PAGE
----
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Commuter Chronicles: Taxi driver, sweet lover

It was, by far, the grooviest cab I have ever taken. It was bright orange and white on the outside, with a huge ad for something--fabric freshener, maybe--instead of a taxi light. Inside, the roof was dotted with stickers--of Jesus, cats, flowers, anime girls in short skirts--and glow-in-the-dark stars.

There was a big Chinese good luck decor hanging from the rear-view mirror, dangling in front of a statue of the Holy Family that stood beside a little statue of a spotty open-mouthed giraffe head that was presently home to a plastic black ballpoint pen.

The driver was in aviator shades and a brown flowery silk shirt. He had a leather cellphone case strapped on his belt. He was wearing a Saudi gold bracelet, a wedding ring, and shiny leather shoes.

"Neat stickers!" I told him, after I gave him my destination.
"The kids had a brilliant idea," he replied in the vernacular, instantly giving me a once over in the mirror.
"Your kids?" I asked.
He laughed in reply. "How many kids do you have?"
"None," I said.

And then, an exchange on whether I lived near where he had picked me up, if I was working where he was bringing me to. I never give any details. I just say no, I'm from a farther place and, no, I'm just looking for work, life being hard as it is nowadays. I add that last bit for some drama, so as not to sound haughty or too abrupt.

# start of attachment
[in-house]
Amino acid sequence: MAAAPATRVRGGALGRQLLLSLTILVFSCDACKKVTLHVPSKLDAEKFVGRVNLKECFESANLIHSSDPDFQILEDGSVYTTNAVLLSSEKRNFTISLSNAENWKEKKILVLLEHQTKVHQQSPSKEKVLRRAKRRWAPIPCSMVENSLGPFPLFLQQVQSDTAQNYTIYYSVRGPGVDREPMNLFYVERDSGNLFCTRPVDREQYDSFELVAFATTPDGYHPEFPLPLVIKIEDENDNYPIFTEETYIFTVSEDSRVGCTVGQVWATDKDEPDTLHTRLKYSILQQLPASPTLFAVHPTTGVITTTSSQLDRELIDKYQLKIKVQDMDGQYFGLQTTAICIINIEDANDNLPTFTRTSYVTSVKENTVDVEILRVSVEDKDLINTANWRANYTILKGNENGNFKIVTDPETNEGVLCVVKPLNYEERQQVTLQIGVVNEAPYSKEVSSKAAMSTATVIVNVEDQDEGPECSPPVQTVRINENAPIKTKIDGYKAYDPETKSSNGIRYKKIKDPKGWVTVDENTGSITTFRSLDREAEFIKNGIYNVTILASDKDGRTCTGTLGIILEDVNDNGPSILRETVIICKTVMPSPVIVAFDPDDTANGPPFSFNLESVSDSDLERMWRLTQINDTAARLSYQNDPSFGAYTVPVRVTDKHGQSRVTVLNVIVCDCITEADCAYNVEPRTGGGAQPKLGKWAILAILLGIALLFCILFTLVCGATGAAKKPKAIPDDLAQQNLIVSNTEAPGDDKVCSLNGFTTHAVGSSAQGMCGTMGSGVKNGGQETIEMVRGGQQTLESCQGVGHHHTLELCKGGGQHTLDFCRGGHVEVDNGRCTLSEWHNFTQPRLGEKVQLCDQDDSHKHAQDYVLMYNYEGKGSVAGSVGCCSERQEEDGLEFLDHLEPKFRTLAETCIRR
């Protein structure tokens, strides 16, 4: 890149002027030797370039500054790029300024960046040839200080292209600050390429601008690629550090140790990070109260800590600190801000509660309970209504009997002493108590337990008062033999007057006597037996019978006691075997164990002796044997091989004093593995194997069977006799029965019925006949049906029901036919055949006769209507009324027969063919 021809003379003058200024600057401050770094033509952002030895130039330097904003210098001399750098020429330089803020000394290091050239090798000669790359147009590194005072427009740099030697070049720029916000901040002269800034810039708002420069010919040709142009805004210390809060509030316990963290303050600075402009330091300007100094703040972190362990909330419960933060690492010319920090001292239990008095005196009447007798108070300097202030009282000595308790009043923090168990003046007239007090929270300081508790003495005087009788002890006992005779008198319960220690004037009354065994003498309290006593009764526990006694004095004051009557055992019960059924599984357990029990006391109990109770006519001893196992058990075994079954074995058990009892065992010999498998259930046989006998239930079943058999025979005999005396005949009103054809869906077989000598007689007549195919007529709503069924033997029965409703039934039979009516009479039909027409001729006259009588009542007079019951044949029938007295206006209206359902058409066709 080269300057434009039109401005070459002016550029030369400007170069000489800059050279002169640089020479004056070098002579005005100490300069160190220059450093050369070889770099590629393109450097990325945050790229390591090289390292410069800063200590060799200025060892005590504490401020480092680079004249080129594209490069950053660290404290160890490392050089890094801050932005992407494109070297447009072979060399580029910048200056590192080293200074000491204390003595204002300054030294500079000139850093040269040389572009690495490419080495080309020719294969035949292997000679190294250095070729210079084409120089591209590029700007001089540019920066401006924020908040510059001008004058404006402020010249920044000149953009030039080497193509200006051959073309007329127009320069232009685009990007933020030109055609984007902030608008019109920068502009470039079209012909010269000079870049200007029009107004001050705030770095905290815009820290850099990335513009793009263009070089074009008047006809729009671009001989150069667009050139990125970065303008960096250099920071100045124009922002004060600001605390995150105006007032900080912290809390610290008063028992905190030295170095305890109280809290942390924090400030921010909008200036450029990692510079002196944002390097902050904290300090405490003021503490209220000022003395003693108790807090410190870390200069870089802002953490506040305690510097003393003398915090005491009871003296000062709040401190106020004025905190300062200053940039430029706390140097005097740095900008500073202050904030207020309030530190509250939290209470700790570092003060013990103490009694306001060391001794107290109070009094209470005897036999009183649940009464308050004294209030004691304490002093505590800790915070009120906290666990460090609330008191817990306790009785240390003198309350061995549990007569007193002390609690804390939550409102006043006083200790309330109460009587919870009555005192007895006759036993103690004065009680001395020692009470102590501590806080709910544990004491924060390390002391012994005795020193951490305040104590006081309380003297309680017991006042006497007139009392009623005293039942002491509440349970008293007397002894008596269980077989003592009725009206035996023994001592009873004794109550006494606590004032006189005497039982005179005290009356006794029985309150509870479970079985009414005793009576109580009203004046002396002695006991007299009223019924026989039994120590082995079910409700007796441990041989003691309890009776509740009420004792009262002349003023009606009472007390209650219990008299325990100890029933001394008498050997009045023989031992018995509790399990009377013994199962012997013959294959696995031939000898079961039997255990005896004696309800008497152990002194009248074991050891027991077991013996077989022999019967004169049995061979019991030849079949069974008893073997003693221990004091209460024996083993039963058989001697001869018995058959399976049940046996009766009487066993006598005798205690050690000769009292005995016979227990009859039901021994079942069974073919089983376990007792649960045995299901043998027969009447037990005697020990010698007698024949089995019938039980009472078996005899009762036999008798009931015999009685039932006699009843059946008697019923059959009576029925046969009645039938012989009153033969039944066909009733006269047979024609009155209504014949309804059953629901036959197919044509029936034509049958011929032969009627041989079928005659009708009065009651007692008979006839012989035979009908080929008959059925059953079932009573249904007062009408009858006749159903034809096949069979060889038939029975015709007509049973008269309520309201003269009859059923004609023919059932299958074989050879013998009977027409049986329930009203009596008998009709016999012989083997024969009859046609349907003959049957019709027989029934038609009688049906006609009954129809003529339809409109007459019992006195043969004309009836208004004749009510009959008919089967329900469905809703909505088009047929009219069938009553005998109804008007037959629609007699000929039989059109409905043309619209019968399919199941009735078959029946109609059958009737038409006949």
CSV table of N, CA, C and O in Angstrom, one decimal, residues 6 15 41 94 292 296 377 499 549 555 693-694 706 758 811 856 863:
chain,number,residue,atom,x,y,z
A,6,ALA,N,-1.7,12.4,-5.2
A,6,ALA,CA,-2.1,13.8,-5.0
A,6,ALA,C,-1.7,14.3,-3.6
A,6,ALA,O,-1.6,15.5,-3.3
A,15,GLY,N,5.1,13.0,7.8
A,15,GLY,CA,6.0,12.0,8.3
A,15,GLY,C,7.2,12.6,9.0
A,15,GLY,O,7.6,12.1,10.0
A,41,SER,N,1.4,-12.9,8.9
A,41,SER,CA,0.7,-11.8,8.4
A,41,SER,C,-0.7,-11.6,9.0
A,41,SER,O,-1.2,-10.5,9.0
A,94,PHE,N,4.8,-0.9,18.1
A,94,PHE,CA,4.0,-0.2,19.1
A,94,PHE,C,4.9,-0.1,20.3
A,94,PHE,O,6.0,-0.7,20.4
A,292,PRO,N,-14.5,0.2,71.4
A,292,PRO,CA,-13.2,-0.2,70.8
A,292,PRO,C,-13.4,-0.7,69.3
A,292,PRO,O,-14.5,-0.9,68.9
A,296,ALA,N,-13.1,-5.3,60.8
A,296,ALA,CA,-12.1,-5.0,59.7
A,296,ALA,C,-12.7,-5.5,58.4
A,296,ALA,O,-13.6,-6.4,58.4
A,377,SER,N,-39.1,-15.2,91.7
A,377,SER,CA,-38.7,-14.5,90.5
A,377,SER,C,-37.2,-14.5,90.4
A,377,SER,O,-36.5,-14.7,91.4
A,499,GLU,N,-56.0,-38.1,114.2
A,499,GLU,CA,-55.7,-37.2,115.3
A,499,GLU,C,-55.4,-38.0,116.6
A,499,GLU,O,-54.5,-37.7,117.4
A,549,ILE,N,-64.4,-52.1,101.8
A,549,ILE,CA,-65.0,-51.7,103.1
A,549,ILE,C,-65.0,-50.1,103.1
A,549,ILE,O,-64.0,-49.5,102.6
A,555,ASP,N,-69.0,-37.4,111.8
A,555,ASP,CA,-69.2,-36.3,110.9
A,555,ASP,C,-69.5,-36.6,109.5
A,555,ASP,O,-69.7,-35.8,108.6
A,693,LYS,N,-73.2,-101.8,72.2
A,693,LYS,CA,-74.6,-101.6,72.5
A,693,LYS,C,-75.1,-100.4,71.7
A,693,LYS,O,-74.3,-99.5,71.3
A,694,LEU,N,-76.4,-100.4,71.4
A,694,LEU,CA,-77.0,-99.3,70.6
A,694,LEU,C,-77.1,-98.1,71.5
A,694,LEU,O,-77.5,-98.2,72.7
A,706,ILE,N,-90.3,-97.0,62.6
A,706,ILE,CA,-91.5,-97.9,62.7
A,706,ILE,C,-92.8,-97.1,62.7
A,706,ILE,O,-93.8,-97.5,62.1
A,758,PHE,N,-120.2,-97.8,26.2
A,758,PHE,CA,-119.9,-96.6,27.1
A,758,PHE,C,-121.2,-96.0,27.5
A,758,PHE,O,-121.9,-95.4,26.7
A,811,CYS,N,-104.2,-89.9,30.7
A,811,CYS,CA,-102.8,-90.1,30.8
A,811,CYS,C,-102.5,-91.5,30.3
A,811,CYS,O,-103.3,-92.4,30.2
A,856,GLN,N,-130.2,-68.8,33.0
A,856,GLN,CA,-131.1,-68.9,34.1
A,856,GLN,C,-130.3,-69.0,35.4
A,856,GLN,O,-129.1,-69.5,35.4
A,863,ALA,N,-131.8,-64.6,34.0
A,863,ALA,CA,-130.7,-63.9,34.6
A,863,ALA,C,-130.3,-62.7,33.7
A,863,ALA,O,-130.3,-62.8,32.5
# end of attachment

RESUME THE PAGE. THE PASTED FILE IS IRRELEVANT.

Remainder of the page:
"Aren't you married?" he asked.
"No. I need to save up for it." Part lie. I'm saving up, but not for that. Or, not for just that.
"You should get married. The two of you can both save up," he said. "Then, have children."

My standard reply is that kids are expensive. I need to work harder. And that someone I know only has one kid, and she and her husband are both working, but they're still having problems making ends meet. I don't really believe that either, but that's the reply with least resistance.

"How many kids do you have?" I asked him again.
"None," he lied.
"Who put the stickers then?" I asked.
"My nephews, nieces."
Liar, liar, pants on fire.

"Are you going to work here?" he asked me, as the cab turned to my stop.
"Maybe," I said. "I might have to move to Pasig."
"Live in Taguig! The rent is cheap!"
"Yeah, but I'd have to take cabs all the time."
"I'll pick you up all the time."
Yeah, right, Romeo. Mrs. Romeo would sure like that.

I gave him my fare, with a fairly generous tip. But only because I had no change and I had no interest in quibbling.
"So, should I pick you up later?" he asked, with a sly grin.
I see you, fool. I see your ring.

Throughout the entire trip, on the radio, Dr. Margarita Holmes was being interviewed by Arnold Clavio and his co-anchor on the topic of Tiger Woods' supposed sex addiction, the state of sex addiction in the Philippines, and support groups for sex addicts in the country.
"Men are polygamous by nature," she had said three times, one of those times mistakenly saying, "Men are promiscuous by nature" before correcting herself.

Clavio insisted, "There are a few good men."

I'd like to think so. But count Mr. Basta Driver Sweet Lover out.

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